Apple Gets $1 Billion From Samsung—Nothing ChangesBy
It ain’t over yet, not by a long shot.
Apple got the best of Samsung in the first of their many patent trials to go to a U.S. jury. A nine-person panel came back to the federal courtroom in San Jose, Calif., Friday afternoon, after only three days of deliberation, and announced that the Korean electronics giant had infringed six of the seven patents for Apple mobile devices that were at issue in the trial. The verdict came with a $1.05 billion price tag, less than half of what Apple was looking for, but not too shabby, all the same.
While there are plenty of reasons for Apple’s legal team to celebrate, keep in mind that this is just one round in a bout being fought fiercely on four continents. The battle likely will continue for some time, maybe years. Samsung (005930:KS) will appeal the San Jose verdict, and it will not pull out its check book any time soon.
The smartest way to view this big Apple victory in the smartphone wars is that the Cupertino (Calif.)-based innovation machine now has an upper hand in a global negotiation being conducted via litigation. That’s right: a negotiation. Apple and Samsung are using the courts to help them set prices for a series of cross-licensing agreements covering each other’s intellectual property. In fact, it’s broader and more complicated than that. Apple is engaging in this multi-dimensional negotiation-by-lawsuit with a range of device-making rivals that, like Samsung, use the Android operating system given away by Google. The San Jose case and dozens of others around the world are part of a struggle between Apple and Google over whose operating system will dominate a market for mobile phones and tablet computers worth hundreds of billions of dollars a year.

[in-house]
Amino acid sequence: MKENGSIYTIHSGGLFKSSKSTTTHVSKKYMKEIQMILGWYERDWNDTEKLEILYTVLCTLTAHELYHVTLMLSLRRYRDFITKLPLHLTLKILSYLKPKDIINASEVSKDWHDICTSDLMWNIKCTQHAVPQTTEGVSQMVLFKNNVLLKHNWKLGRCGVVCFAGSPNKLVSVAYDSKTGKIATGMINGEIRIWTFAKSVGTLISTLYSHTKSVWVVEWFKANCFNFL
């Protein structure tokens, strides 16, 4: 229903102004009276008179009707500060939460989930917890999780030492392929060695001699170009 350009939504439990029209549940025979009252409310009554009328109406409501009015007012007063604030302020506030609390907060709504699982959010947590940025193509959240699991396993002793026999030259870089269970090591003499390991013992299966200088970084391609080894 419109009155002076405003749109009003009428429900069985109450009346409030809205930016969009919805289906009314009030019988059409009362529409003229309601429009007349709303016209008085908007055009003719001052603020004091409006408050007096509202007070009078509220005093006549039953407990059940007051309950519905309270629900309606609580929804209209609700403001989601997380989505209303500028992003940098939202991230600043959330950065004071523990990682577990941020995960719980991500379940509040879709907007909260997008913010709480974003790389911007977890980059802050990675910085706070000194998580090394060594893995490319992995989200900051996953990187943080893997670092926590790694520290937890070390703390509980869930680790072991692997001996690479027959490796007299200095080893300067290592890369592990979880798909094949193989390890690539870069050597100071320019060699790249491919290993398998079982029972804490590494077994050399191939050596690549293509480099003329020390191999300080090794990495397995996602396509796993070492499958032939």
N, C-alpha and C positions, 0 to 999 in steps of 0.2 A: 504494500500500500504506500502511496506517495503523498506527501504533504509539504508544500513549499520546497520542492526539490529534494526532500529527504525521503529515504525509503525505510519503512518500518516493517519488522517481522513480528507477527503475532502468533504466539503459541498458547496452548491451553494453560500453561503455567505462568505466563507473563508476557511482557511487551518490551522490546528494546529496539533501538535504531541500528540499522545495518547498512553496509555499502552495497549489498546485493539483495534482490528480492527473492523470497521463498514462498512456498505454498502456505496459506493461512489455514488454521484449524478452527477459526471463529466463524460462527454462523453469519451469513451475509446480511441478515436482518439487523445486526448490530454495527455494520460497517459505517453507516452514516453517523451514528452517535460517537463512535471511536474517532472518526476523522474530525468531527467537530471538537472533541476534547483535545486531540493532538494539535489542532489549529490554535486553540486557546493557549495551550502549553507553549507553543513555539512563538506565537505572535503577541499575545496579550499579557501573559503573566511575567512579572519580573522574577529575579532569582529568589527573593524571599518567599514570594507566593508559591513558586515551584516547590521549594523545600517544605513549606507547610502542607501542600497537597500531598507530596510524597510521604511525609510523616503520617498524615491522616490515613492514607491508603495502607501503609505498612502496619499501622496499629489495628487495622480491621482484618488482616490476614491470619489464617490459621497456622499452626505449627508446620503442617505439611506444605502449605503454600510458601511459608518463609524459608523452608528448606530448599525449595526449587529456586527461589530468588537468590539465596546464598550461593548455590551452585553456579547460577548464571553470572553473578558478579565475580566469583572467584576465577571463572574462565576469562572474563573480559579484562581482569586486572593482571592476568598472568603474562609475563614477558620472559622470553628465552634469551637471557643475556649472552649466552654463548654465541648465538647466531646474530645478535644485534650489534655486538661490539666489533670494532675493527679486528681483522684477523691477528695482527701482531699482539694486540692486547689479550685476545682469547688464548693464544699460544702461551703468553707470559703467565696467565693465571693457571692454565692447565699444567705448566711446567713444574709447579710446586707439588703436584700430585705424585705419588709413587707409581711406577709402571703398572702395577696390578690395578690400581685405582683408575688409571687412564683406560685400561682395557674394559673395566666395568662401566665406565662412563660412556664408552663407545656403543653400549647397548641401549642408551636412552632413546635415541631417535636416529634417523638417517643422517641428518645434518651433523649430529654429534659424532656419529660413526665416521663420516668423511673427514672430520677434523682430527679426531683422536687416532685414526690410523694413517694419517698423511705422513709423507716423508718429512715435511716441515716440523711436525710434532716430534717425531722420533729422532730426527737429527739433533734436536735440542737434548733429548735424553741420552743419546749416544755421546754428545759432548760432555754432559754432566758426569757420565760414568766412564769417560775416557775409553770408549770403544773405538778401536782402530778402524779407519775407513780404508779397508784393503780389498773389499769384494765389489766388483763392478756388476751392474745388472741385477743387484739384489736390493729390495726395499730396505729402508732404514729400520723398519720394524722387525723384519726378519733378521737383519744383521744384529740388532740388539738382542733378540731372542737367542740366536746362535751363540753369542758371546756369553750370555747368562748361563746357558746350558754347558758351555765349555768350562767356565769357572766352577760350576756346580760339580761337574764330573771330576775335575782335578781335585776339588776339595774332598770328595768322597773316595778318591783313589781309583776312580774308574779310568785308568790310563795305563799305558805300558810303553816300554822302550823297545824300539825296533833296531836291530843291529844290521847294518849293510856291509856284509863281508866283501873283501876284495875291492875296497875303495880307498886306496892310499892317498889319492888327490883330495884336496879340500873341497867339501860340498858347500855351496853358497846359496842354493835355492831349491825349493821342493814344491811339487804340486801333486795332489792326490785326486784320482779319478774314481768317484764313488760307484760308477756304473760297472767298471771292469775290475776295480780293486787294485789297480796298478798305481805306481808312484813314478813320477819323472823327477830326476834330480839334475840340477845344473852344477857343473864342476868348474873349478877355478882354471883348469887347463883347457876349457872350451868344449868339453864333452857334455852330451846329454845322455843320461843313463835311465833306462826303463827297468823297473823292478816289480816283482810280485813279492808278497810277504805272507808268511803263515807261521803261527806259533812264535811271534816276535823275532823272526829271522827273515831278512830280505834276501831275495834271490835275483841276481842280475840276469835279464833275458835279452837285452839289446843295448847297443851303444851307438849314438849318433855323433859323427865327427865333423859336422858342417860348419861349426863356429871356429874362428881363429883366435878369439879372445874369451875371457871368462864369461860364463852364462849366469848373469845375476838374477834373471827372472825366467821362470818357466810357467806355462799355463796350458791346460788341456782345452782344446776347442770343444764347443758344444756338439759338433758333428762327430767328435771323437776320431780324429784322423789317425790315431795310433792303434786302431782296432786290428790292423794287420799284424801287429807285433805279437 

It is not a struggle, however, in which any one company is going to get destroyed or put out of business in court. Competitors are using the courts to figure out the terms of cooperation—whose intellectual property is worth what. Eventually they will get back to ordinary competition in the marketplace. Indeed, Samsung is one of Apple’s main component suppliers for mobile devices; these companies are quietly collaborating, even as their lawyers bash one another’s brains out.
In the end, the duel between Apple’s closed-garden operating system and Google’s open system—and the brutal competition between the iPhone and its many Samsung, Motorola, and HTC (2498:TT) imitators will be determined where it ought to be—at retail sales counters. Consumers are the ultimate jurors in the court of capitalism.